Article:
The first was that when an antagonist (pharmacological agent that blocks the action for the substance under study) was infused (e.g., naloxone) or ingested (naltrexone) the same changes in mood state occurred as when the person exercised with no blocker.

A study in 2003 by the Georgia Institute of Technology found that runner’s high might be caused by the release of another naturally produced chemical, anandamide.[14][15] The authors suggest that the body produces this chemical to deal with prolonged stress and pain from strenuous exercise, similar to the original theory involving endorphins. However, the release of anandamide was not reported with the cognitive effects of the runner’s high; this suggests that anandamide release may not be significantly related to runner’s high.[15]

A study at the University of Arizona, published in April 2012, argues implicitly that endocannabinoids are, most likely, the causative agent in runner’s high, while also arguing this to be a result of the evolutionary advantage endocannabinoids provide to endurance-based cursorial species. This largely refers to quadruped mammals, but also to biped hominids, such as humans. The study shows that both humans and dogs show significantly increased endocannabinoid signaling following high intensity running, but not low-intensity walking. The study does not, however, ever address the potential contribution of endorphins to runner’s high.[16] However, in other research that has focused on the blood–brain barrier, it has been shown that endorphin molecules are too large to pass freely, thus very unlikely to be the cause of the runner’s high feeling of euphoria.[17]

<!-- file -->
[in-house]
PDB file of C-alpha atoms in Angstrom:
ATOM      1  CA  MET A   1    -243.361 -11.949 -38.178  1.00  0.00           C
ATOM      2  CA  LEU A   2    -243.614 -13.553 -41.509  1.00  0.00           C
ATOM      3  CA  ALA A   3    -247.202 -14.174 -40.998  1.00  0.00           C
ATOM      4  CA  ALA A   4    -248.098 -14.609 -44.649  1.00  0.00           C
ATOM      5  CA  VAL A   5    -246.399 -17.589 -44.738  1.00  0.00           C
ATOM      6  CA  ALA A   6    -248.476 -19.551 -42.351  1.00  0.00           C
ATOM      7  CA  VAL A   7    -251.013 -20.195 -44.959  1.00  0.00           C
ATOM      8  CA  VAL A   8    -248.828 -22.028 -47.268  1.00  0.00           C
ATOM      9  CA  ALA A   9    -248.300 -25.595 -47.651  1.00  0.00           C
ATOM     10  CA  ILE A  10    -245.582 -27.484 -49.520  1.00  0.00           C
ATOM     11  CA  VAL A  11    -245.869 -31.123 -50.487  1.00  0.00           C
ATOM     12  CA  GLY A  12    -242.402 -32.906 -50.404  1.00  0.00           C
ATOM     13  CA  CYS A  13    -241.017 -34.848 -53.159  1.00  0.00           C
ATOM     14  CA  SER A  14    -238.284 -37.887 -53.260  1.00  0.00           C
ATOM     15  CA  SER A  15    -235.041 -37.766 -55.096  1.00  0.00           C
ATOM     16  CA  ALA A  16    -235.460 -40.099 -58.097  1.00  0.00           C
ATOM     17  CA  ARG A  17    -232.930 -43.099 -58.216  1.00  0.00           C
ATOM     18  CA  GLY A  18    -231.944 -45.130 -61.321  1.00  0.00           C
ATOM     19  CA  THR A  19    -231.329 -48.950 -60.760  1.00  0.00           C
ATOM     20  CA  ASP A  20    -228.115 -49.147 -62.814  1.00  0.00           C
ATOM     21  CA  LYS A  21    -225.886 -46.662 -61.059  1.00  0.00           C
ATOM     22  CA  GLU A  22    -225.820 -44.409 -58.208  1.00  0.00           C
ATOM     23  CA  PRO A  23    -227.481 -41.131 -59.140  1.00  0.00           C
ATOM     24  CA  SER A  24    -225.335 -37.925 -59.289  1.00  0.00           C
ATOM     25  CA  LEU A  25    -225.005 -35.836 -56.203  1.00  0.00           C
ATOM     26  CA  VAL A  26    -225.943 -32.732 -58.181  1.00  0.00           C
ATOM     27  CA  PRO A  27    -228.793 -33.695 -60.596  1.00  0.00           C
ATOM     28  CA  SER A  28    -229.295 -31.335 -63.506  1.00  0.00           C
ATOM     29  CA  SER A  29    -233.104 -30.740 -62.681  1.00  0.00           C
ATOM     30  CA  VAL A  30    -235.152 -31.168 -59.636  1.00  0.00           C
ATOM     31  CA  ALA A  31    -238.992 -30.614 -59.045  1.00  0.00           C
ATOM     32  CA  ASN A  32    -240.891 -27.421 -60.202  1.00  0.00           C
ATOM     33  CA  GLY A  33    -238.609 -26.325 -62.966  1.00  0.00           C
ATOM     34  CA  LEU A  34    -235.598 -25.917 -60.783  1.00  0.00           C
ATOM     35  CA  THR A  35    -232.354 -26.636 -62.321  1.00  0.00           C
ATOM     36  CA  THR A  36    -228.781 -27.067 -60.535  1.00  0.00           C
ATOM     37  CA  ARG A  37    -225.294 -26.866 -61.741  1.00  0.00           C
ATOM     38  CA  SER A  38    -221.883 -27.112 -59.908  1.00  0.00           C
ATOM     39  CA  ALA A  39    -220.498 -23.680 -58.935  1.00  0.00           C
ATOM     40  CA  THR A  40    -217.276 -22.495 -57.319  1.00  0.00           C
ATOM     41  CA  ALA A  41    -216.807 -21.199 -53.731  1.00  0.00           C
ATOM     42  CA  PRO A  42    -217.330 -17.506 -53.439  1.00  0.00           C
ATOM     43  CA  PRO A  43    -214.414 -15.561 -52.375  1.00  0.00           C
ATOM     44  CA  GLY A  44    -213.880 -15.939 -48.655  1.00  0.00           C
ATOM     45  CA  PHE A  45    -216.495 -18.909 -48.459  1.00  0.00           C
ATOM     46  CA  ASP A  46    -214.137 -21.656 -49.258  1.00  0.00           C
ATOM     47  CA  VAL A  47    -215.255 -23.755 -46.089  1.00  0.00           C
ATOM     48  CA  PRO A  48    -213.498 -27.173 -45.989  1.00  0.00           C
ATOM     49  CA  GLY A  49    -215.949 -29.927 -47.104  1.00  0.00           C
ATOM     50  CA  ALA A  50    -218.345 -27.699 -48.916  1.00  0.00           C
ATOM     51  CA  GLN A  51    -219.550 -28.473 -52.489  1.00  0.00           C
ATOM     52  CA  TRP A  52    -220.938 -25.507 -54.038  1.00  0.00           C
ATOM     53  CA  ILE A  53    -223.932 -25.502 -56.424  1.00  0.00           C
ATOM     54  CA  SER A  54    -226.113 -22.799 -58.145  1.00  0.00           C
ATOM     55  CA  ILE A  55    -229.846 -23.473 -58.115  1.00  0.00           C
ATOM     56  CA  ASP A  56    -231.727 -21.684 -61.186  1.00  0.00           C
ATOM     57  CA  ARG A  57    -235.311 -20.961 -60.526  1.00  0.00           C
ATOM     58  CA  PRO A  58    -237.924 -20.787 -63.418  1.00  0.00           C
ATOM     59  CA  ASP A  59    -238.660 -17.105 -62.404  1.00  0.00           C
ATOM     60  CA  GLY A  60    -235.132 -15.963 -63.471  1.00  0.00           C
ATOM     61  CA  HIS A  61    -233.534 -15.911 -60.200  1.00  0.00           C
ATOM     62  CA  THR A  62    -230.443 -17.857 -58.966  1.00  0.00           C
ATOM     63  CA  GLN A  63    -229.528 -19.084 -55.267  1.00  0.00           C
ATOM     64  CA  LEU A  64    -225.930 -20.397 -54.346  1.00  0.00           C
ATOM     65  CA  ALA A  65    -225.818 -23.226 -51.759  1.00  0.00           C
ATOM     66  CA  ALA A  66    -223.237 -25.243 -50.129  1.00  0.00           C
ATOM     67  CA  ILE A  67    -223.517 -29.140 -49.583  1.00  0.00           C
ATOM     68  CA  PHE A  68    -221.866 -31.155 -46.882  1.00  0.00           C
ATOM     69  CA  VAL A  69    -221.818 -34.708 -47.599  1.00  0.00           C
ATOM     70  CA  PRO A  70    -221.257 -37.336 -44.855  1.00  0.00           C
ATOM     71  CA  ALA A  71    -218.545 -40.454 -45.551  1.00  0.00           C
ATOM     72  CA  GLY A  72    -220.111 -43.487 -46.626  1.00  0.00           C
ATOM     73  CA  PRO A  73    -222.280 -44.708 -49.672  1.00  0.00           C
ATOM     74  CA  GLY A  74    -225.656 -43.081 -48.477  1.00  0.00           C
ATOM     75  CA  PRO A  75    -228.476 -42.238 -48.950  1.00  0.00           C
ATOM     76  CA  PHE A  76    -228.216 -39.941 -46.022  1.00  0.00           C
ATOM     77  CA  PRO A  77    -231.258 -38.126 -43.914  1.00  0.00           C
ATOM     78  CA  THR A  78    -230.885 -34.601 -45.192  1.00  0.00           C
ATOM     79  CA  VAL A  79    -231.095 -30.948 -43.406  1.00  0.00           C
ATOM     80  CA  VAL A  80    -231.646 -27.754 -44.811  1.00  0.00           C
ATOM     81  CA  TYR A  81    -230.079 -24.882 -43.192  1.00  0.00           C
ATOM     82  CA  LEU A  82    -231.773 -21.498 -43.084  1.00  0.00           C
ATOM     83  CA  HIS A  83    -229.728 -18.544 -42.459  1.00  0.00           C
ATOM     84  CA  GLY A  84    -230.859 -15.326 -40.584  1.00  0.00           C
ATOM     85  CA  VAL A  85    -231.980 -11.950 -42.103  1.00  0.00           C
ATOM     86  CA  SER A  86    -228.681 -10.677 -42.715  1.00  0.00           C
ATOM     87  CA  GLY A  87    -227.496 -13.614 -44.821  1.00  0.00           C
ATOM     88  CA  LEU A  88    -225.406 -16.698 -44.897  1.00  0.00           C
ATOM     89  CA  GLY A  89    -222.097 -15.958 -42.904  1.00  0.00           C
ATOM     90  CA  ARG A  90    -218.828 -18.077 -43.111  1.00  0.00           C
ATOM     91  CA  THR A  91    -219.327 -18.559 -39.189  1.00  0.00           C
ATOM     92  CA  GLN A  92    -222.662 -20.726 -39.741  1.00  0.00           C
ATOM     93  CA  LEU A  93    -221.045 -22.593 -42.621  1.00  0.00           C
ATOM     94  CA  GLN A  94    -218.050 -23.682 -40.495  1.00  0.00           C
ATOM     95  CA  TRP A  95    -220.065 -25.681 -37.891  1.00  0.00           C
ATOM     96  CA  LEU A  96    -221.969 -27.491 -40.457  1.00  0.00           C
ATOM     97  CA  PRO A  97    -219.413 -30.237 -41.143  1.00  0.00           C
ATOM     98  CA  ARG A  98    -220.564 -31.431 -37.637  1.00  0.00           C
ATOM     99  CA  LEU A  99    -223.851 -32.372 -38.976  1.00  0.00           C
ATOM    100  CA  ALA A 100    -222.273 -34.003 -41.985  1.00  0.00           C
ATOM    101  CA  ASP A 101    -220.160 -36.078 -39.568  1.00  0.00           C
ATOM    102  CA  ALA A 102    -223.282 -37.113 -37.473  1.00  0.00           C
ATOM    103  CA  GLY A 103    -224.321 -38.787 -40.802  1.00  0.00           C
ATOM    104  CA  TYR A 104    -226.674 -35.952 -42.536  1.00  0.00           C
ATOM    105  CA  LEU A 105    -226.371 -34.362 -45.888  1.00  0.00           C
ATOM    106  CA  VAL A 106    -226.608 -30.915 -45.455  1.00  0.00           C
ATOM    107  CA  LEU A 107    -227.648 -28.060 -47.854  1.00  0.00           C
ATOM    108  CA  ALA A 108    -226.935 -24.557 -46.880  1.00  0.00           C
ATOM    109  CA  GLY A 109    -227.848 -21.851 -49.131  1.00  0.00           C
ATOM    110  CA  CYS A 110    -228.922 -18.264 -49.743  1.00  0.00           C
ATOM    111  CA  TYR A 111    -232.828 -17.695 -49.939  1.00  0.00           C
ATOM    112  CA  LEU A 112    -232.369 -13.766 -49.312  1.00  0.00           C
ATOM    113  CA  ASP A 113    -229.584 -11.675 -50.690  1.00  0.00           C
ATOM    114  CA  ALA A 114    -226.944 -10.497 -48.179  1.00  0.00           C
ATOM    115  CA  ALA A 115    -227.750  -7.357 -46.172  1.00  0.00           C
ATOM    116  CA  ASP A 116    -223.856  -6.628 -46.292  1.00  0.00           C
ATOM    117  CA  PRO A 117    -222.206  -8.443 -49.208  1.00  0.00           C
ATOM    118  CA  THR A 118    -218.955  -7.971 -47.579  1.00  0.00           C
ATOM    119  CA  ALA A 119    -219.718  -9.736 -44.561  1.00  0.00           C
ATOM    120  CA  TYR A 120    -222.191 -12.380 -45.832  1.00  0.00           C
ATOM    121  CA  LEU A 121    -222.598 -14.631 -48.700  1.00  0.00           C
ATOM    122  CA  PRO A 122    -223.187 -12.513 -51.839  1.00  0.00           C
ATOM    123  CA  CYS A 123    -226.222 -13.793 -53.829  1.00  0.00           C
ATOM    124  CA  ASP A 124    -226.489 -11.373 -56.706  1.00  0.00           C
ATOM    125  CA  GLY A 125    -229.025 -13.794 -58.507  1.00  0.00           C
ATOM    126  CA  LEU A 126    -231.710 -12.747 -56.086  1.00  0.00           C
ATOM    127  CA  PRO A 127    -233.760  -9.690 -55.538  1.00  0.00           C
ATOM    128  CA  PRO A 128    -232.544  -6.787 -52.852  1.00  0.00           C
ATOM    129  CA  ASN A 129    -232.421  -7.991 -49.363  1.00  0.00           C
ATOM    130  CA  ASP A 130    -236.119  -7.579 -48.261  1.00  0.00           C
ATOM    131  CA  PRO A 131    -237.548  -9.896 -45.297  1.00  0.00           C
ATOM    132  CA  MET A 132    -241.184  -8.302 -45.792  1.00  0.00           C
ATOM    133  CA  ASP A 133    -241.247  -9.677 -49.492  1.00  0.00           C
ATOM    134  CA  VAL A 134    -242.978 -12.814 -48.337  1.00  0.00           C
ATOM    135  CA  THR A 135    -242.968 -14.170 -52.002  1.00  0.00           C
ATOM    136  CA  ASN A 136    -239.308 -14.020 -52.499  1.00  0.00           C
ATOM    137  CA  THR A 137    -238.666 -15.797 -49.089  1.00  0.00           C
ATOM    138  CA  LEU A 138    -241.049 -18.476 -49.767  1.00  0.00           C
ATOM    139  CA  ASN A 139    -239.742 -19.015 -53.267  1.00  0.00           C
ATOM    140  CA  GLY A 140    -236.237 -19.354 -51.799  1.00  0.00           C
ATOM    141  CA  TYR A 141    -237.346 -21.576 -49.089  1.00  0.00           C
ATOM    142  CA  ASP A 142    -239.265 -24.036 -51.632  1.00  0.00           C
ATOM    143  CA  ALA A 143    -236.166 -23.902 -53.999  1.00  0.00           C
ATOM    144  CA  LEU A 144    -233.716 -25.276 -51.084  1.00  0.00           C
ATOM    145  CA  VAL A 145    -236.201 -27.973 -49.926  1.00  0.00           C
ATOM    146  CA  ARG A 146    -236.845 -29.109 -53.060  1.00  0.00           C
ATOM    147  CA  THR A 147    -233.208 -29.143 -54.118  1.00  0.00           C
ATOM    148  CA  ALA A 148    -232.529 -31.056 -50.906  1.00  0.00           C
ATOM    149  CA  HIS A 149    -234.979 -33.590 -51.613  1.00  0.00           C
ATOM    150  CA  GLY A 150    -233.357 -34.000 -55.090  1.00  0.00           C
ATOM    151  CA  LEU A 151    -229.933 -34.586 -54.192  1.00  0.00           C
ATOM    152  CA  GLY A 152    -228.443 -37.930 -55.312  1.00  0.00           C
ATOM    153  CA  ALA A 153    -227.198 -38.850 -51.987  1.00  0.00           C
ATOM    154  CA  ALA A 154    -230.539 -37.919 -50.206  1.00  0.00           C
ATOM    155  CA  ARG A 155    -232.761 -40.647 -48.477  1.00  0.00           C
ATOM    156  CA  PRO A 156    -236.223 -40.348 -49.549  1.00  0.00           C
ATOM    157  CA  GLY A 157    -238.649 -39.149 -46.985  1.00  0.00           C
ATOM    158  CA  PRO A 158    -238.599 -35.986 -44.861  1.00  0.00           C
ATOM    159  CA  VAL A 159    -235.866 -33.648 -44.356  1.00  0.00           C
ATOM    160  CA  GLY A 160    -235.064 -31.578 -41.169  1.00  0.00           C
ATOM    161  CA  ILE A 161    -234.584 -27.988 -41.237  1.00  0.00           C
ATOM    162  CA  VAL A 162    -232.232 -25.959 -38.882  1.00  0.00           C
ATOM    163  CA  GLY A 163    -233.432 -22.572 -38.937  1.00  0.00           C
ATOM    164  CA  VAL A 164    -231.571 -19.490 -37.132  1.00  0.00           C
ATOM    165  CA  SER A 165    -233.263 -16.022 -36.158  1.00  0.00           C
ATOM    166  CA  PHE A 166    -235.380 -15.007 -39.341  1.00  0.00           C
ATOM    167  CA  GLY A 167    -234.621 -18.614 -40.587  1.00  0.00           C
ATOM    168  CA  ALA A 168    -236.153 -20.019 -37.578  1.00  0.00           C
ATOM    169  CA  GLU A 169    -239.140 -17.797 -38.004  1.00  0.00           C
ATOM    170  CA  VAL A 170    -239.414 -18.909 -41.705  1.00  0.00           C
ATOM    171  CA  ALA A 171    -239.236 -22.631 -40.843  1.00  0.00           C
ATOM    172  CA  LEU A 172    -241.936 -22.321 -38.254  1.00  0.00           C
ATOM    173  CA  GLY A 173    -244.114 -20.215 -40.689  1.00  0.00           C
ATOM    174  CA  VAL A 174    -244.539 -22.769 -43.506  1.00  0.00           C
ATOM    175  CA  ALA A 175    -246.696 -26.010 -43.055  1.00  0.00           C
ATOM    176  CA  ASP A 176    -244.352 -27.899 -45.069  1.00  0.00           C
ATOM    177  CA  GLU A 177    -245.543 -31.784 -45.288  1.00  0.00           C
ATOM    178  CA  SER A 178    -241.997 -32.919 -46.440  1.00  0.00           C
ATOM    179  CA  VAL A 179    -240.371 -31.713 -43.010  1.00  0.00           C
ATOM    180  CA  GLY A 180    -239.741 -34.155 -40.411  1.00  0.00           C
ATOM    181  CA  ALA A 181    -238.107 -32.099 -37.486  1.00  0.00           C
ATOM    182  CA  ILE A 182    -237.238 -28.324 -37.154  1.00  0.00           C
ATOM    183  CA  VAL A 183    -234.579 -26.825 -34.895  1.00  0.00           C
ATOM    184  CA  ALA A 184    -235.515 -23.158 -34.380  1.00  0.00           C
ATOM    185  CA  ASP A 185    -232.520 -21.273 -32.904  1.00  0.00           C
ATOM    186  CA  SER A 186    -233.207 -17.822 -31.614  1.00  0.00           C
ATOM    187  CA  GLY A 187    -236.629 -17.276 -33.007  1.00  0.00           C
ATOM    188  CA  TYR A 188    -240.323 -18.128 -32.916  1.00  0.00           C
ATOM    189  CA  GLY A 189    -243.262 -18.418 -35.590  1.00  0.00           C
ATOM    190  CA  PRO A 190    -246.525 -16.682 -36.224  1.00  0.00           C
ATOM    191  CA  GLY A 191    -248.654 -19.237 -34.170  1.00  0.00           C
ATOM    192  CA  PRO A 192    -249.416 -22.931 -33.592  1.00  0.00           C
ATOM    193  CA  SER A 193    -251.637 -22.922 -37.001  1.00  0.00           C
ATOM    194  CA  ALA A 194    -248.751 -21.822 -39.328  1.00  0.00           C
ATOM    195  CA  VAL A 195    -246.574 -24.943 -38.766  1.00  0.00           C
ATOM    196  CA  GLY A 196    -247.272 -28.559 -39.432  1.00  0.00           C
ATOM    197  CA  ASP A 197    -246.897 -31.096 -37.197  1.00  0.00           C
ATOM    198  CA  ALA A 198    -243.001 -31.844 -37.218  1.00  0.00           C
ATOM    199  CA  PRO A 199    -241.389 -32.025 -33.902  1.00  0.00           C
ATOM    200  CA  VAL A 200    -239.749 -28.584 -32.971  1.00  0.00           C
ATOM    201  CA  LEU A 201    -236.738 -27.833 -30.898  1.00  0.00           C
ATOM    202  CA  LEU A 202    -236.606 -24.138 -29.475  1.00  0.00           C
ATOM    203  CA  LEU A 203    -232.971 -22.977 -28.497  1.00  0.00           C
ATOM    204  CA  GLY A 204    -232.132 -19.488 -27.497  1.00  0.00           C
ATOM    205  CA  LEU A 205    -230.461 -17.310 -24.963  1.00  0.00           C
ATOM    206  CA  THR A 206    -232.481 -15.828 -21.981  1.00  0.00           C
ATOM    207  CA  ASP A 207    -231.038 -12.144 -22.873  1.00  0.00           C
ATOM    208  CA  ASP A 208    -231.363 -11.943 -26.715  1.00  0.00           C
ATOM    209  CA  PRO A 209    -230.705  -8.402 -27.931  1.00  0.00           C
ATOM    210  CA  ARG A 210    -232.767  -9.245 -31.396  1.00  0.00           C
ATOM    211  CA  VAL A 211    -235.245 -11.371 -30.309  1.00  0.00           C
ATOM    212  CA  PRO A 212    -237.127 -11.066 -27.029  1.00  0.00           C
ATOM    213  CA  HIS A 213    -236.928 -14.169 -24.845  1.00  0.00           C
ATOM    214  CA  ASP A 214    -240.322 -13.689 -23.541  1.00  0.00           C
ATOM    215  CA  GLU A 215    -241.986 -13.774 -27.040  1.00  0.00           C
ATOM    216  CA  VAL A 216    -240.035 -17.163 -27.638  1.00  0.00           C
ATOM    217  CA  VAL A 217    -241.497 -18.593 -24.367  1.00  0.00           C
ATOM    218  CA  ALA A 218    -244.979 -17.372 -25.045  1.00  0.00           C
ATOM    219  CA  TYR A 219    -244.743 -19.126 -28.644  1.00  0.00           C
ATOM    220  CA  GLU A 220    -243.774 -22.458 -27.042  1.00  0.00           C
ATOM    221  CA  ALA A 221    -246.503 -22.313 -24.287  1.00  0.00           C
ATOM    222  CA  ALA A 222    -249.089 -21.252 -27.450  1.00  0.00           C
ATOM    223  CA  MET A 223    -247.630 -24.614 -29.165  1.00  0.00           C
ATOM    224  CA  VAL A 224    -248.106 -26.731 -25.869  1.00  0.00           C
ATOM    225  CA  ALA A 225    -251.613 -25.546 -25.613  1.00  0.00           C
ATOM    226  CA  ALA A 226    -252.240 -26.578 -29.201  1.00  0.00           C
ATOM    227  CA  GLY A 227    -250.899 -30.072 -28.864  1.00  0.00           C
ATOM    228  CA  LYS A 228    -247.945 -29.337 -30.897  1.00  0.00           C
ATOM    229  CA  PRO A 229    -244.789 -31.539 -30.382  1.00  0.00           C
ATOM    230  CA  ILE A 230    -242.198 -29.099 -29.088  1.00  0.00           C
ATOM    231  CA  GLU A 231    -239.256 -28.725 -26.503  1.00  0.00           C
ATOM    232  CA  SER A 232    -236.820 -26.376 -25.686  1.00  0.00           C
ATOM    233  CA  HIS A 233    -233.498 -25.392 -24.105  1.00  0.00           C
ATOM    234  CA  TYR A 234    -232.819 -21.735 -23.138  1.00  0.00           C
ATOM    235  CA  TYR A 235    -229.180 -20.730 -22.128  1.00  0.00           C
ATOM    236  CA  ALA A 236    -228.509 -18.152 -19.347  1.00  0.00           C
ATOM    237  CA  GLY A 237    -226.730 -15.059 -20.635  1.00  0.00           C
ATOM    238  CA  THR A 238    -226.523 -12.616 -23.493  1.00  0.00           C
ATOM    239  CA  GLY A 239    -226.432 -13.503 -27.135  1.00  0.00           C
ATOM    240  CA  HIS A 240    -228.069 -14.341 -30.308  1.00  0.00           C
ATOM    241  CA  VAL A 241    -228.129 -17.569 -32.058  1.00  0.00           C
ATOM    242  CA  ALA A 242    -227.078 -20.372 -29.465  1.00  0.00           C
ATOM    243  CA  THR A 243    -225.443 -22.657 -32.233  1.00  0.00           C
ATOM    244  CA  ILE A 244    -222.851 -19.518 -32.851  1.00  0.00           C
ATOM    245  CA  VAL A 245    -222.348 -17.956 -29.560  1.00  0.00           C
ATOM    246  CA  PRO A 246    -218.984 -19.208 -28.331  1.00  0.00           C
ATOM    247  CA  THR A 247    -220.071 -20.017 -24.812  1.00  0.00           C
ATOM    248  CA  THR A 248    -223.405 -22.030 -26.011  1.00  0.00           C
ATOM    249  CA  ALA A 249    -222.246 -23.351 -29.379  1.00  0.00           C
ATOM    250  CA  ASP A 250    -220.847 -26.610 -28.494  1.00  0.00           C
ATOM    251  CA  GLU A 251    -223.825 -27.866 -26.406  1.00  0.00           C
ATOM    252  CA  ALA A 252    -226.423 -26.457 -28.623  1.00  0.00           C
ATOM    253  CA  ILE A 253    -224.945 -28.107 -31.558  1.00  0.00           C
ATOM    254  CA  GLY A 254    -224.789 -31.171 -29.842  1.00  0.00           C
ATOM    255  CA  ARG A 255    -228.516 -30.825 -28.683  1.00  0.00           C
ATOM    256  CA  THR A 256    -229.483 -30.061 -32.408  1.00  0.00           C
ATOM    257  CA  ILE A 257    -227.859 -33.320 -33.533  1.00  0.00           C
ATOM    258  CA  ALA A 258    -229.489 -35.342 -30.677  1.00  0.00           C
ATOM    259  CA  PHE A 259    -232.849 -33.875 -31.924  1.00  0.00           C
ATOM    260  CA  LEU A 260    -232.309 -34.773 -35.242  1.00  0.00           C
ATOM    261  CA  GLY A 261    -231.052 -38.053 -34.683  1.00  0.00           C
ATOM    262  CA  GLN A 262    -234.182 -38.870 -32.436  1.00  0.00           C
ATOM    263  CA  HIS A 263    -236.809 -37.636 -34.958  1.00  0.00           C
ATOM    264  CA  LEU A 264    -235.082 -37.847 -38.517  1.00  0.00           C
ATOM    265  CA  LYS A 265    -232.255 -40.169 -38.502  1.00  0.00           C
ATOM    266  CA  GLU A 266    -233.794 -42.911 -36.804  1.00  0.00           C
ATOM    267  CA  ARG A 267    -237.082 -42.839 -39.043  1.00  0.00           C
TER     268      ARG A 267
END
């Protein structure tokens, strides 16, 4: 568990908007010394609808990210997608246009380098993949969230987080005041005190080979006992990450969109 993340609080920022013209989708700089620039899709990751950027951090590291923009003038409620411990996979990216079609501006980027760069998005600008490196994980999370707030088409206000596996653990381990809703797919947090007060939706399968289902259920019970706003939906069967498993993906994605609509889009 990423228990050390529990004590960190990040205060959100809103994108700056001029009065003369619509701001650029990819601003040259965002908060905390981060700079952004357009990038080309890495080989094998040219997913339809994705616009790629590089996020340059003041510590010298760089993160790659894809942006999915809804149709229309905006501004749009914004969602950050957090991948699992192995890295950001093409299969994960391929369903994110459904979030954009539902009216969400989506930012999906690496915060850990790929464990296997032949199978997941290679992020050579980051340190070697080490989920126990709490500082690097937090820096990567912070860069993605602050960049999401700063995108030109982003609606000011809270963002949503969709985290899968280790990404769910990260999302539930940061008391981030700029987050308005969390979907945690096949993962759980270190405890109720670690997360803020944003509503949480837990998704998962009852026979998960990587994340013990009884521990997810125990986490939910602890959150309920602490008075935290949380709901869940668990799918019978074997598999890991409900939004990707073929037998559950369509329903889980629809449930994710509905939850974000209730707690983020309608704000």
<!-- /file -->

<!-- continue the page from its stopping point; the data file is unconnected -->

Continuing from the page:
Depersonalization disorder

Endorphins are known to play a role in depersonalization disorder. The opioid antagonists naloxone and naltrexone have both been proven to be successful in treating depersonalization.[18][19] To quote a 2001 naloxone study, “In three of 14 patients, depersonalization symptoms disappeared entirely and seven patients showed a marked improvement. The therapeutic effect of naloxone provides evidence for the role of the endogenous opioid system in the pathogenesis of depersonalization.”
Relaxation

In 2003, clinical researchers reported that profound relaxation in a float tank triggers the production of endorphins.[20] This explains the pain relief experienced during float sessions.[21]
Acupuncture

In 1999, clinical researchers reported that inserting acupuncture needles into specific body points triggers the production of endorphins.[22][23] In another study, higher levels of endorphins were found in cerebrospinal fluid after patients underwent acupuncture.[24] In addition, naloxone appeared to block acupuncture’s pain-relieving effects.
Pregnancy